Hi, I’m trying to plot an approximation of a probability density function (as a line plot) from a list of samples. Is this supported by Plots.jl?
There is the
:stephist series type, but it makes steps rather than a line plot:
values = rand(Normal(), 100000);
plot(values, seriestype=:stephist, size=(600,200))
:scatterhist which is closer to what I want, but I couldn’t find how to make it show a line:
plot(values, seriestype=:scatterhist, linestyle=:solid, size=(600,150))
I can do it manually:
h = fit(Histogram, values, nbins=100)
r = h.edges
x = first(r)+step(r)/2:step(r):last(r)
plot(x, h.weights, size=(600,150))
But is there a way to do it directly with Plot.jl? For simplicity, and to take advantage of Plot.jl’s smart bin selection…
I think what you are looking for is either a fit (like a Gaussian fit in this case), see one of my older posts: Fitting a 1D distribution using Gaussian Mixtures or a kernel density estimation https://github.com/JuliaStats/KernelDensity.jl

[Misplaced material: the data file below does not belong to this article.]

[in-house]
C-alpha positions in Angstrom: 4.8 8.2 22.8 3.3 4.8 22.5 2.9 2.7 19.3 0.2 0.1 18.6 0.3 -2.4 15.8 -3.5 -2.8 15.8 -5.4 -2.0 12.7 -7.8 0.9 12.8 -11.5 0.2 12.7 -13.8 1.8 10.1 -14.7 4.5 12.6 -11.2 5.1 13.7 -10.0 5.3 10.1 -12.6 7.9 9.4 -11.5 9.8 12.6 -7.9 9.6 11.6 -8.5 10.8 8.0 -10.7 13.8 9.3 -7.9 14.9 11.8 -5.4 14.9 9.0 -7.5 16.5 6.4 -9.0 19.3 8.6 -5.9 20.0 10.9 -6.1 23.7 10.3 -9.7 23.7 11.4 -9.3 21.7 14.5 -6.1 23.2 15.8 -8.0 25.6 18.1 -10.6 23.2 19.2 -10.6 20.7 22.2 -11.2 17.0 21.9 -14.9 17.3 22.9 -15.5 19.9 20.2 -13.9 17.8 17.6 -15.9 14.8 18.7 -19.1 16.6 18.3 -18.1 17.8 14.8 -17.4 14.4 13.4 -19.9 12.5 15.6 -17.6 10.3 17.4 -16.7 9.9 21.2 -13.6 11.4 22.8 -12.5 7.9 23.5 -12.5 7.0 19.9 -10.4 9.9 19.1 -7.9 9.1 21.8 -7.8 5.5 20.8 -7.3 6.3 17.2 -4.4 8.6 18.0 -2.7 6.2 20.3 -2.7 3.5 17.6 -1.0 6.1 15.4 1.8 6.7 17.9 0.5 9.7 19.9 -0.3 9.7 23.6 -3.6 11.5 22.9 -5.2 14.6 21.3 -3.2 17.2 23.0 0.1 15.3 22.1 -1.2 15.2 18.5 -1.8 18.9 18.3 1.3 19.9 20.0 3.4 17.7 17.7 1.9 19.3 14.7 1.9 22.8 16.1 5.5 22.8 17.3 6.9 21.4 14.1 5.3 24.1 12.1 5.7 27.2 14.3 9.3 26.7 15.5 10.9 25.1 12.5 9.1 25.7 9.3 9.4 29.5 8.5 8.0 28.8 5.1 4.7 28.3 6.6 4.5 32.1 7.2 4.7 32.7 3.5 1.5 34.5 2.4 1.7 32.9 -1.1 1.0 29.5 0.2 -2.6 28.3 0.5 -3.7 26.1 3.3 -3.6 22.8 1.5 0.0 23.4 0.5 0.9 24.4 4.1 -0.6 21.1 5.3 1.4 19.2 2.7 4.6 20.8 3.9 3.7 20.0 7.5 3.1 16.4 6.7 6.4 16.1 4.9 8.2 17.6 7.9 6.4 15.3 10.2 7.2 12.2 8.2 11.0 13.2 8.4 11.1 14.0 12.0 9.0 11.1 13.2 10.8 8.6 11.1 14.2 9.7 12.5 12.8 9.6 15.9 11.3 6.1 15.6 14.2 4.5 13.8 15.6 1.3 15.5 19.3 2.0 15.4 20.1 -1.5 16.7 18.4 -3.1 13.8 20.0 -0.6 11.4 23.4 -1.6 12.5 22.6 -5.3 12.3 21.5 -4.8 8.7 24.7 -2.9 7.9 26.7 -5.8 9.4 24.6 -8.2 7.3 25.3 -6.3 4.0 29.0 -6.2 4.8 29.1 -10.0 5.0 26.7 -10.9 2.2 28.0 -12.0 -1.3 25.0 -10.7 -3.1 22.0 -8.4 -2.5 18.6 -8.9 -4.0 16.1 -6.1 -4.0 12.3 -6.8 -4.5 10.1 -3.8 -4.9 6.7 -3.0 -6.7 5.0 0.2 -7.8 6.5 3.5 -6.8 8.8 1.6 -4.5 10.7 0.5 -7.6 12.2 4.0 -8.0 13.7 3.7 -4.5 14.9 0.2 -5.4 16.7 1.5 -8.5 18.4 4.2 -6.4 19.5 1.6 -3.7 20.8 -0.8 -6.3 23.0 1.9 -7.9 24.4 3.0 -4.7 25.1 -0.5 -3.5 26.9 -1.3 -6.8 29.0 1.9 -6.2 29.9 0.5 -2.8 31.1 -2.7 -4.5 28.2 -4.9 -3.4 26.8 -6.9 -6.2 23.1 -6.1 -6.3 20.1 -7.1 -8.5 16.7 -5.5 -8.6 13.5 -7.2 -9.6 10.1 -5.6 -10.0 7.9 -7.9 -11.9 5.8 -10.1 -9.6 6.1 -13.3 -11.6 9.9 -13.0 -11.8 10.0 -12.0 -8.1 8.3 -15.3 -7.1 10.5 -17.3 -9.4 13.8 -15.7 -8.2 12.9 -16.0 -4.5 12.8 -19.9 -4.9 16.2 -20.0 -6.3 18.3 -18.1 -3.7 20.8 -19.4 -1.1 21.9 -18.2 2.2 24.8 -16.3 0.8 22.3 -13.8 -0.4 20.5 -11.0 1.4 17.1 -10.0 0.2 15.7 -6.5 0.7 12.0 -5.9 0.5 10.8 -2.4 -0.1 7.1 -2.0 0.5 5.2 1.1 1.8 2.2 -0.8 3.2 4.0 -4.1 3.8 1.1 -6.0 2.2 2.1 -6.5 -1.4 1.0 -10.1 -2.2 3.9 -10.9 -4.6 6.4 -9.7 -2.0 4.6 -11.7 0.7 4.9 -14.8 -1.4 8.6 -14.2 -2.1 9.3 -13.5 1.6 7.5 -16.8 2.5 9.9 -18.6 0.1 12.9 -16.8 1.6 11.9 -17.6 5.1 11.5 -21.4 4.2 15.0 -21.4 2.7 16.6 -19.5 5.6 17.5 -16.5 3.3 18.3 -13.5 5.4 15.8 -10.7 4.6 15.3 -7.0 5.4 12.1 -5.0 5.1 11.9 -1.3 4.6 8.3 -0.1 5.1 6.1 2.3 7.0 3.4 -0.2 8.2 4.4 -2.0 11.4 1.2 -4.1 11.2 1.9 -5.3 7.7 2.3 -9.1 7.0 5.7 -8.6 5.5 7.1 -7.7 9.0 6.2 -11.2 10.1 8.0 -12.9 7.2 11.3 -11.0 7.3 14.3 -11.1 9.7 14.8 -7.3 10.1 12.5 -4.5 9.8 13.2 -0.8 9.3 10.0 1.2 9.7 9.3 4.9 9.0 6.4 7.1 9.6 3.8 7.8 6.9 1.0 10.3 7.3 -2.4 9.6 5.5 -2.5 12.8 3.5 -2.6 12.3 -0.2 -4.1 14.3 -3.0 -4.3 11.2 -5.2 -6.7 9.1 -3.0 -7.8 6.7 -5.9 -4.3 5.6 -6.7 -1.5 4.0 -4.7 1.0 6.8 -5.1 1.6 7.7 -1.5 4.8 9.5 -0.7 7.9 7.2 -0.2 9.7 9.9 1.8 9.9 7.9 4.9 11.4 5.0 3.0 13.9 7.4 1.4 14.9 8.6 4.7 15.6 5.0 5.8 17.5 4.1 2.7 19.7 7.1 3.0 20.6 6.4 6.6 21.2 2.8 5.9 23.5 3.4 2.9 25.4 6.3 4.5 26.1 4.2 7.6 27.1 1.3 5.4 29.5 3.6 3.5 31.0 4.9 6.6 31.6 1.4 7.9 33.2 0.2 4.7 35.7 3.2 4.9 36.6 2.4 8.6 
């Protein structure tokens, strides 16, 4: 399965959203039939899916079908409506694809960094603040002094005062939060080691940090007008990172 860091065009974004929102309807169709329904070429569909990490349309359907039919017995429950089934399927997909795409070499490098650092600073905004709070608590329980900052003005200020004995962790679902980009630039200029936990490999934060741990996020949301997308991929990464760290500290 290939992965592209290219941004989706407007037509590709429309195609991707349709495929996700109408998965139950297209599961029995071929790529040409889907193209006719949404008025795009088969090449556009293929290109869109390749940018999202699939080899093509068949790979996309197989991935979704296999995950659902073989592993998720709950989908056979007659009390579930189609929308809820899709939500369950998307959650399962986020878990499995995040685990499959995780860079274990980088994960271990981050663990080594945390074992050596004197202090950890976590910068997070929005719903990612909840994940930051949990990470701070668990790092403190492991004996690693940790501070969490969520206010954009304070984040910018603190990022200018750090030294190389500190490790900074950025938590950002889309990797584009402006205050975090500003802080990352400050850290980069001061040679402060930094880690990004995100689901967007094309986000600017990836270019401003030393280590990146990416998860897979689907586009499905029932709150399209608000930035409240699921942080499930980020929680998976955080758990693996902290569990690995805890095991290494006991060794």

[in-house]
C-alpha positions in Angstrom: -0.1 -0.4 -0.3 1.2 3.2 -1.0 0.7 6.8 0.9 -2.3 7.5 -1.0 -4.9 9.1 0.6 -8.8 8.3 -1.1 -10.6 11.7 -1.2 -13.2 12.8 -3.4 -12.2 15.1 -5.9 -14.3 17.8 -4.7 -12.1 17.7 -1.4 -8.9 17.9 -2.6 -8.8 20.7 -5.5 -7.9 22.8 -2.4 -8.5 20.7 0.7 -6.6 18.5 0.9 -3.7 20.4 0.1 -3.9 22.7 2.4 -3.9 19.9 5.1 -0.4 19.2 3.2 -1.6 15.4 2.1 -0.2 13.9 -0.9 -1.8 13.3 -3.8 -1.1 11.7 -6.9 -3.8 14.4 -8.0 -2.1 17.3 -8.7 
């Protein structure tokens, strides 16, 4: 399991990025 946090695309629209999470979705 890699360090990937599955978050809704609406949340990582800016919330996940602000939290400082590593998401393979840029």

This task should not be done by a plotting library if you ask me
Thanks for pointing KernelDensity.jl, that looks quite useful.
Here however I’m not trying to fit a model, it’s really about generating random numbers from an arbitrary distribution and showing what the density looks like. It’s for an introductory lesson in probability, I’d like to keep things as basic as possible (the Julia code in particular should be as pedestrian as possible ).
Maybe I miss the point, but I would not teach students to artificially smoothen data of a distribution they should rather learn why it’s not smooth etc.
…but as said, I don’t know what you are up to.
julia> using StatsPlots
It’s just not the subject of that particular lesson (ideally I would do without sampling, showing “perfect” curves). But I agree with the general point.
Oh and if by “perfect curves” you mean theoretical pdfs, StatsPlots also has receipes for Distributions:
julia> using Distributions, StatsPlots
StatsPlots.density is perfect for the job!
For the theoretical pdfs: yep that’s what I meant (except I’m looking at functions of several random variables, so the distribution is not available in Distributions.jl).
A histogram is already an artificial way of de-smoothing a distribution.
You can also plot a histogram and overlay the density as a line without using
using Distributions, Plots
dist = Normal(0, 1)
data = rand(dist, 1000)
plot!(x->pdf(dist, x), xlim=xlims())